So how do we negotiate our ethical principles with the values that drive our buying habits? Inevitably, the answer will be different for each one of us. Some of us might be more concerned about fair wages and good factory conditions for garment workers, while others might be more concerned about environmental sustainability and waste reduction. Our particular ethical principles will shape where we place our attention and how we shift our actions towards slow clothing. Which ethical principles of slow fashion are you most drawn to? For instance, I am drawn towards sewing my own clothes and buying Canadian-made garments more than I am towards buying thrift or consignment clothes.
The thing to realize as we start living into our ethical principles, is that it’s really hard to put more than one or two of them into practice at the same time. I can buy a Canadian-sewn garment, but that garment may be made of synthetic material that doesn’t biodegrade. I can buy a garment made of organic cotton, but the company I’m buying from is not able to guarantee an ethical supply chain and it may be inadvertently exploiting its farmers. I come out practicing some ethical principles but not others. That is one of the realities of embracing slow clothing. What is important here is not that we berate ourselves for not being able to follow all our ethical principles at the same time, but that we begin to live into the slow practices that make the most sense to us and fit with our other values.
Consider where you find yourself in your own journey towards slow clothes and try one of the following exercises that reflects where you’re at. On your journey you may currently be most interested in.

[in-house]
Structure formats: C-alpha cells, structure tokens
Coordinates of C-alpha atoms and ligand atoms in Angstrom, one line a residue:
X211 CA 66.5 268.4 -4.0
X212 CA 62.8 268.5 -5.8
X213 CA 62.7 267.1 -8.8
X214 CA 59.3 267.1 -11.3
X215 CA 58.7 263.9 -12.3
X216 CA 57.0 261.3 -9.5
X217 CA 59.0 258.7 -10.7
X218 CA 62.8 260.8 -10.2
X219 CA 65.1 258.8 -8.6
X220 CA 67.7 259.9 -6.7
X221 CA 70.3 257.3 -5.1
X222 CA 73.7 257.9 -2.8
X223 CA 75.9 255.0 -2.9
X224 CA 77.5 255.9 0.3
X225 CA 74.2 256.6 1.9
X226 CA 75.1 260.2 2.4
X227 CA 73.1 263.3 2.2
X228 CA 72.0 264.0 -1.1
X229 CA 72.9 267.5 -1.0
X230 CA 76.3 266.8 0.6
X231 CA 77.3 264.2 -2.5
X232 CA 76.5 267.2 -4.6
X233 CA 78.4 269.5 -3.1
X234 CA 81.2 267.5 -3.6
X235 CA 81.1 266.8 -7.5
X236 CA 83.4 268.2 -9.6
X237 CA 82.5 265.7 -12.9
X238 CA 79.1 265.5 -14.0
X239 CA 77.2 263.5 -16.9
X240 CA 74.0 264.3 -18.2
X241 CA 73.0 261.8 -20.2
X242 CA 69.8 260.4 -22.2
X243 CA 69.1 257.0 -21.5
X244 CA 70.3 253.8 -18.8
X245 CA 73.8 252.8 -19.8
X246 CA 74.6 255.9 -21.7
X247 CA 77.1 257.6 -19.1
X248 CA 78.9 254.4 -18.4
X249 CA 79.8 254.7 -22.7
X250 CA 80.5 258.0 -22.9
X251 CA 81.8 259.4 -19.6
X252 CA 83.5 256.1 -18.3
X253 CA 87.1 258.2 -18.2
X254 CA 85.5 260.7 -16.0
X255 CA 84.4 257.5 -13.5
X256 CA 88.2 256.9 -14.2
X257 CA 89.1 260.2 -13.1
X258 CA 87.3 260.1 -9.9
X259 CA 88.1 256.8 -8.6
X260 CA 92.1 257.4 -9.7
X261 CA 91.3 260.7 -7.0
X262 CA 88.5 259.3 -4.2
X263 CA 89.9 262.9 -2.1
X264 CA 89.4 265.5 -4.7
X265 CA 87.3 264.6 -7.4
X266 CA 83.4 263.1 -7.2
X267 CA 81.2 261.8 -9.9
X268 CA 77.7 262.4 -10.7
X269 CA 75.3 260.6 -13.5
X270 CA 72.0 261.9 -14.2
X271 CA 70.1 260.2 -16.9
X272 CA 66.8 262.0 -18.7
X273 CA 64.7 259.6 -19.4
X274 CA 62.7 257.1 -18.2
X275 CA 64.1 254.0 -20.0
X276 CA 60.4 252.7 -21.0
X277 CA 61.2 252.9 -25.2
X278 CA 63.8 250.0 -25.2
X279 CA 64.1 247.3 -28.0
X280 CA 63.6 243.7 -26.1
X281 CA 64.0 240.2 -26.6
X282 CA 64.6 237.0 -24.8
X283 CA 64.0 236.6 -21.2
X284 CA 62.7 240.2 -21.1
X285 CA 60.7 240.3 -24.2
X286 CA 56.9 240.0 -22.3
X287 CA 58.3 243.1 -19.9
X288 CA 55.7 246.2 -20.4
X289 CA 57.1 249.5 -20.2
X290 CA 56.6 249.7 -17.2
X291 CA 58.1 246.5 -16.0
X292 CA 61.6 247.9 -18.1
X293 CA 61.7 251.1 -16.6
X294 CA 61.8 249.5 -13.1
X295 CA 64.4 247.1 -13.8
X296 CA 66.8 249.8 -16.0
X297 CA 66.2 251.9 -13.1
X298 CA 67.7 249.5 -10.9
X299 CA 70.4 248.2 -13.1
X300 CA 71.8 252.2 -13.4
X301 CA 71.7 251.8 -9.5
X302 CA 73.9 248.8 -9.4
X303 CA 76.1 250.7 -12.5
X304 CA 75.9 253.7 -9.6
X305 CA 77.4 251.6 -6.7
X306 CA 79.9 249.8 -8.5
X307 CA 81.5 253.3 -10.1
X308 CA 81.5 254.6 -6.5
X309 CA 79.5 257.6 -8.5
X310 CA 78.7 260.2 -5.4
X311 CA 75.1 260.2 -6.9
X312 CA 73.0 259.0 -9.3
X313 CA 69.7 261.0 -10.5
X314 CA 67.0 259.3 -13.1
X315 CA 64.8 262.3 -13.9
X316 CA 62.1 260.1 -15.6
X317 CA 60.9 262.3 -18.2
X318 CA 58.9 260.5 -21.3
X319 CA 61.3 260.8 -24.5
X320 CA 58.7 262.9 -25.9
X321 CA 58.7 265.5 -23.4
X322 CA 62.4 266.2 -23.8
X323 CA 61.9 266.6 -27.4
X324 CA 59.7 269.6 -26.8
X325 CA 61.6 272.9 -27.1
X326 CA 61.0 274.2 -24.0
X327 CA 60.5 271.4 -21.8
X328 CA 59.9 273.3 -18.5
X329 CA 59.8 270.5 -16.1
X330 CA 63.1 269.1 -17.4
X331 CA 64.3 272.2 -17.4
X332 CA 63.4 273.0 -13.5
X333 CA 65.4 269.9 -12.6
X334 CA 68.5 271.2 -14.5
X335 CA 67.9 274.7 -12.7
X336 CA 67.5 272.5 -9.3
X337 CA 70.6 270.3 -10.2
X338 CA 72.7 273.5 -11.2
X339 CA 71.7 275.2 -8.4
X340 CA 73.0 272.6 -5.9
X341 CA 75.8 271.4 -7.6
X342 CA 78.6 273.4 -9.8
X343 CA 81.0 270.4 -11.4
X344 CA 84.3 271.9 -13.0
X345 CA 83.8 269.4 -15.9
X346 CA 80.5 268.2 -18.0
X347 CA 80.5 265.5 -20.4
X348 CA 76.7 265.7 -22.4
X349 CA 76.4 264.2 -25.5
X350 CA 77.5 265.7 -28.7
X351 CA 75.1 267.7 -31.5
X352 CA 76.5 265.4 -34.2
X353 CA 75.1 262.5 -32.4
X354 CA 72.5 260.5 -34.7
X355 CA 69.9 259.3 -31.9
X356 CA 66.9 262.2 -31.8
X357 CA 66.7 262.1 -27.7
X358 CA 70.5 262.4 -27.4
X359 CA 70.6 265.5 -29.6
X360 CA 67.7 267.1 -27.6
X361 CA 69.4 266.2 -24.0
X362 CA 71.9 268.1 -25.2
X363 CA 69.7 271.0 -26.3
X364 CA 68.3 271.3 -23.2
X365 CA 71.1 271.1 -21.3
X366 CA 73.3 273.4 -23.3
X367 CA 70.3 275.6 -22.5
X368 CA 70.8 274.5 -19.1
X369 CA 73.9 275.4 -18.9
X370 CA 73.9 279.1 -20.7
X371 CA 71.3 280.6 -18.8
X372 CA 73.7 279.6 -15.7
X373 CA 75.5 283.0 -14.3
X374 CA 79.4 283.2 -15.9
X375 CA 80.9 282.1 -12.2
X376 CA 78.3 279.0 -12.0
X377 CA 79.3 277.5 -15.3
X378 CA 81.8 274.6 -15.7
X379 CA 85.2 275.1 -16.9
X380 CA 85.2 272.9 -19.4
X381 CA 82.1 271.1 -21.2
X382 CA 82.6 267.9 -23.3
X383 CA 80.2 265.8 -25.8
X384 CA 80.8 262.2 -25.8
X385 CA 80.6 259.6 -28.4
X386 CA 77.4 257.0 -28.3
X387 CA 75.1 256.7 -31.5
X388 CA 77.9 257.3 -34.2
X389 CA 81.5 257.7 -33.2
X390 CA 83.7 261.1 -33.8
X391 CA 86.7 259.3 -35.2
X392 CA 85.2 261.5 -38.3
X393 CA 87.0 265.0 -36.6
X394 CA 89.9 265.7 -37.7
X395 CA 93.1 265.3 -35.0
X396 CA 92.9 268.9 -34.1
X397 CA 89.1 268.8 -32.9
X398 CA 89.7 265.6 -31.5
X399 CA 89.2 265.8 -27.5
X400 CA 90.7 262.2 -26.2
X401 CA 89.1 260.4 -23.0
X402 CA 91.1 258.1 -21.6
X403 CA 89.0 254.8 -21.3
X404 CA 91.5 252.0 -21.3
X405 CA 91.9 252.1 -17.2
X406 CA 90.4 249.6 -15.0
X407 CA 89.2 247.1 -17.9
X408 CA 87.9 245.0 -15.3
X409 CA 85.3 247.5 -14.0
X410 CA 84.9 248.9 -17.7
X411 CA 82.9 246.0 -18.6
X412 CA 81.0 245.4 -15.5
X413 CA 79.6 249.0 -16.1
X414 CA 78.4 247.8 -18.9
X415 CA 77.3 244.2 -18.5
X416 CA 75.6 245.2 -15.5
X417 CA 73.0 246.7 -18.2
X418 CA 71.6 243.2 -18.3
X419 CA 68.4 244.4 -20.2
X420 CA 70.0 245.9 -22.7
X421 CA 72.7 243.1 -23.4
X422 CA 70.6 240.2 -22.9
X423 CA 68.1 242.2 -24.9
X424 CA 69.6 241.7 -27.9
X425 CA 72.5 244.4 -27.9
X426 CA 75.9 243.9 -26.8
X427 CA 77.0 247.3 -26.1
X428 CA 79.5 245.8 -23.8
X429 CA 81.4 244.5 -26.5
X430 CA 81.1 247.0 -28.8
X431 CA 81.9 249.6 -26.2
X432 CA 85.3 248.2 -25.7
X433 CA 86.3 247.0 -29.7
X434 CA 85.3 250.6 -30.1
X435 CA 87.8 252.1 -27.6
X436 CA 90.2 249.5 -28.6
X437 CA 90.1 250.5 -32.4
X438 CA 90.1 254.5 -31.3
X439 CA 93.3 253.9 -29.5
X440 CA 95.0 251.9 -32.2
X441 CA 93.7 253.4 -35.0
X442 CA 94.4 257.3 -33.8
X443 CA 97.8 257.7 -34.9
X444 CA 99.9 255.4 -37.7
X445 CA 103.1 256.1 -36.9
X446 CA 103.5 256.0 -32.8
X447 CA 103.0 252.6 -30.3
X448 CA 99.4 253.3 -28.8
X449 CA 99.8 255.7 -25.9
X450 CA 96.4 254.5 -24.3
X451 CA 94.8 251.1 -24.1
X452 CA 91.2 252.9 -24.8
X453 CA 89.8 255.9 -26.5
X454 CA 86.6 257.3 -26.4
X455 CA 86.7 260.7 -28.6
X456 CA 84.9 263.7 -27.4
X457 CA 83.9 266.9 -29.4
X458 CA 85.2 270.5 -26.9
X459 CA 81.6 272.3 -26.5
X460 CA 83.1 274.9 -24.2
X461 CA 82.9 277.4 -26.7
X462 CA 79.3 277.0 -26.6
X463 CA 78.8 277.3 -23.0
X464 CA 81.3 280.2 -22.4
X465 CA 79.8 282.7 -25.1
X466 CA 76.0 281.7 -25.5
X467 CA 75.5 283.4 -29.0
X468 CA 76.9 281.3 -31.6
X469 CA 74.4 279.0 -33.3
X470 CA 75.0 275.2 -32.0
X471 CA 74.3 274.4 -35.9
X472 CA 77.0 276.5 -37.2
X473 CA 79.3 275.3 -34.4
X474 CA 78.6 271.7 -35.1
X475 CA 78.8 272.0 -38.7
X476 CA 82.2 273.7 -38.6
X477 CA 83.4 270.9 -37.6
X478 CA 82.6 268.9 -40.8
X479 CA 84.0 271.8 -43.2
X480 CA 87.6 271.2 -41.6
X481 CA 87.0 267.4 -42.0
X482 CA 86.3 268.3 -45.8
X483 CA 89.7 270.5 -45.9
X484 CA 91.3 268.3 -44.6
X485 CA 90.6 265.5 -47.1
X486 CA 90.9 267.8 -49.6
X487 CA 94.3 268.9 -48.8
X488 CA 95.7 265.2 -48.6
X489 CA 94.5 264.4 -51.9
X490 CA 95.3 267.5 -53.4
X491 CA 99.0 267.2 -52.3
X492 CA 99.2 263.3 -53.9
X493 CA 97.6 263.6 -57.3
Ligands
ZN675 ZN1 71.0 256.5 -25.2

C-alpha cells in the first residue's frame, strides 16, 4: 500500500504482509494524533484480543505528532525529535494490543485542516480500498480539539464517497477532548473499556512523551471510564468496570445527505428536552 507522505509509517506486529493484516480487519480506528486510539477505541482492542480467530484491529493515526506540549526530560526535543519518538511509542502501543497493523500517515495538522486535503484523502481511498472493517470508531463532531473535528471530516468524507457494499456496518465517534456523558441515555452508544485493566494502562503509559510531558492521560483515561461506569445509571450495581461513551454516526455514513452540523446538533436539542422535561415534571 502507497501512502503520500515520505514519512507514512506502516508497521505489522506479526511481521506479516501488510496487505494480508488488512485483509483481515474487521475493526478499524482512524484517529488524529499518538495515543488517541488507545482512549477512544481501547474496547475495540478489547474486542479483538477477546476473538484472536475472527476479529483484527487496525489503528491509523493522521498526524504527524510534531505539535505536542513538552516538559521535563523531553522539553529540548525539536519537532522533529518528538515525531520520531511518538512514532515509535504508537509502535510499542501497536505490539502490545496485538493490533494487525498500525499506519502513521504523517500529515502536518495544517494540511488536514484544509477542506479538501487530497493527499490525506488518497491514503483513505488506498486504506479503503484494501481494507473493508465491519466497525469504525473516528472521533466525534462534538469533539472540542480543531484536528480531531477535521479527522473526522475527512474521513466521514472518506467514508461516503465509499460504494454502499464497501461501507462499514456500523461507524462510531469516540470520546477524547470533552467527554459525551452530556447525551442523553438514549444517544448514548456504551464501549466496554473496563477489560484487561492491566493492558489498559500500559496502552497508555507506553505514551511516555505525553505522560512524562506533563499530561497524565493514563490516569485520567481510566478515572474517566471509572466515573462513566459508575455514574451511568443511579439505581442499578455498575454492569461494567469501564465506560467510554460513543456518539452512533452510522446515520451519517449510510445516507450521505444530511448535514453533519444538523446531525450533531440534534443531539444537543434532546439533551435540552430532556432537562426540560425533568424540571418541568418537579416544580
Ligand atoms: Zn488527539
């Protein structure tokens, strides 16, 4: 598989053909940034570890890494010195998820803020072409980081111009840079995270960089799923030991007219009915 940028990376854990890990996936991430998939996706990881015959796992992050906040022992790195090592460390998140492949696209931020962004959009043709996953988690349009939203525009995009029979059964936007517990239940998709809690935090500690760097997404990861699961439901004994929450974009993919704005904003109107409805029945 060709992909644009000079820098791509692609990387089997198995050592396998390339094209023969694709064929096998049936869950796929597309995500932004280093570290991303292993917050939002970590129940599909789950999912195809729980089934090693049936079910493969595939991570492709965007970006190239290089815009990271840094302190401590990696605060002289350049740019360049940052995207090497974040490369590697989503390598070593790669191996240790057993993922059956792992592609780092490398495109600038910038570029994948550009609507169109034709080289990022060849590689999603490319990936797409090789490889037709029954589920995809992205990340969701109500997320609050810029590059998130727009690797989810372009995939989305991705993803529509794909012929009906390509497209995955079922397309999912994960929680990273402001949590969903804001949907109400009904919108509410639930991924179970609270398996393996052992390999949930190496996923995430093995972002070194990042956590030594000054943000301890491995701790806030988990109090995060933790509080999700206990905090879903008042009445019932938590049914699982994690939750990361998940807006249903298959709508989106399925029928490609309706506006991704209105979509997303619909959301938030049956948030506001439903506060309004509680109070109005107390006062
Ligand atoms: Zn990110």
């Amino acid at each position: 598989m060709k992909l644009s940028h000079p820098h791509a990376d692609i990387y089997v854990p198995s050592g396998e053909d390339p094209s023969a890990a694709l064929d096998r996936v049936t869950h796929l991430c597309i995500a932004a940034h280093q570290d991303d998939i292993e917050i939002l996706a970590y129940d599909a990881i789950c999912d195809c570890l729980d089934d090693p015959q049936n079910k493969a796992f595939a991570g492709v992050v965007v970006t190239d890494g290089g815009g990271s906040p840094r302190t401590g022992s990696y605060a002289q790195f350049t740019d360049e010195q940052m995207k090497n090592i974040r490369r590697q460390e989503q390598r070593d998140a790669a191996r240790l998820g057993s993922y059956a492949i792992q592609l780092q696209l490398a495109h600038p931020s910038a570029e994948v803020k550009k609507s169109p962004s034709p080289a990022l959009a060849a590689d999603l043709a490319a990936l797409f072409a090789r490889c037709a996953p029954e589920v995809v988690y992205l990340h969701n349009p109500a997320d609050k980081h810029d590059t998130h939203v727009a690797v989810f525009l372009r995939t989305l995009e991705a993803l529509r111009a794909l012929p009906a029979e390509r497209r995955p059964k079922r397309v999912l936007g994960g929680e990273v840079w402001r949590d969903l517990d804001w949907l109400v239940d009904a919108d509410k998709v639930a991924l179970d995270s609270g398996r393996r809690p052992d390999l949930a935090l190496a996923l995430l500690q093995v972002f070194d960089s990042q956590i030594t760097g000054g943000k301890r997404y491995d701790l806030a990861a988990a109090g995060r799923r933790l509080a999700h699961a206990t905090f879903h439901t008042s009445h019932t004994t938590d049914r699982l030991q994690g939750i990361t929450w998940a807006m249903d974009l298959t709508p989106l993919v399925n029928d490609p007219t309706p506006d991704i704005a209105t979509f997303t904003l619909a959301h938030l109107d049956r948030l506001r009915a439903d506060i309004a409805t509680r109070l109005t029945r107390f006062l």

Go into your closet and pick out 10 garments (they could be random or your favorites). Look at the labels and write down (a) where the garment was made, and (b) what fabric the garment is made of. What do you notice or realize in this process?
Recall the “Aha” moment or personal experience you had that began your shift towards slow clothing. Spend 10 minutes reflecting and writing out what was so powerful about that moment or experience. What are some ways you could encourage a similar experience for others?
See if you can identify your consumer-based values--those values that motivate your buying habits. Write them down. Do these align or clash with your ethical principles? If they clash, what are some ways you can begin negotiating between your ethical principles and your consumer values? What slow practices make the most sense to you and could fit with your current values and habits?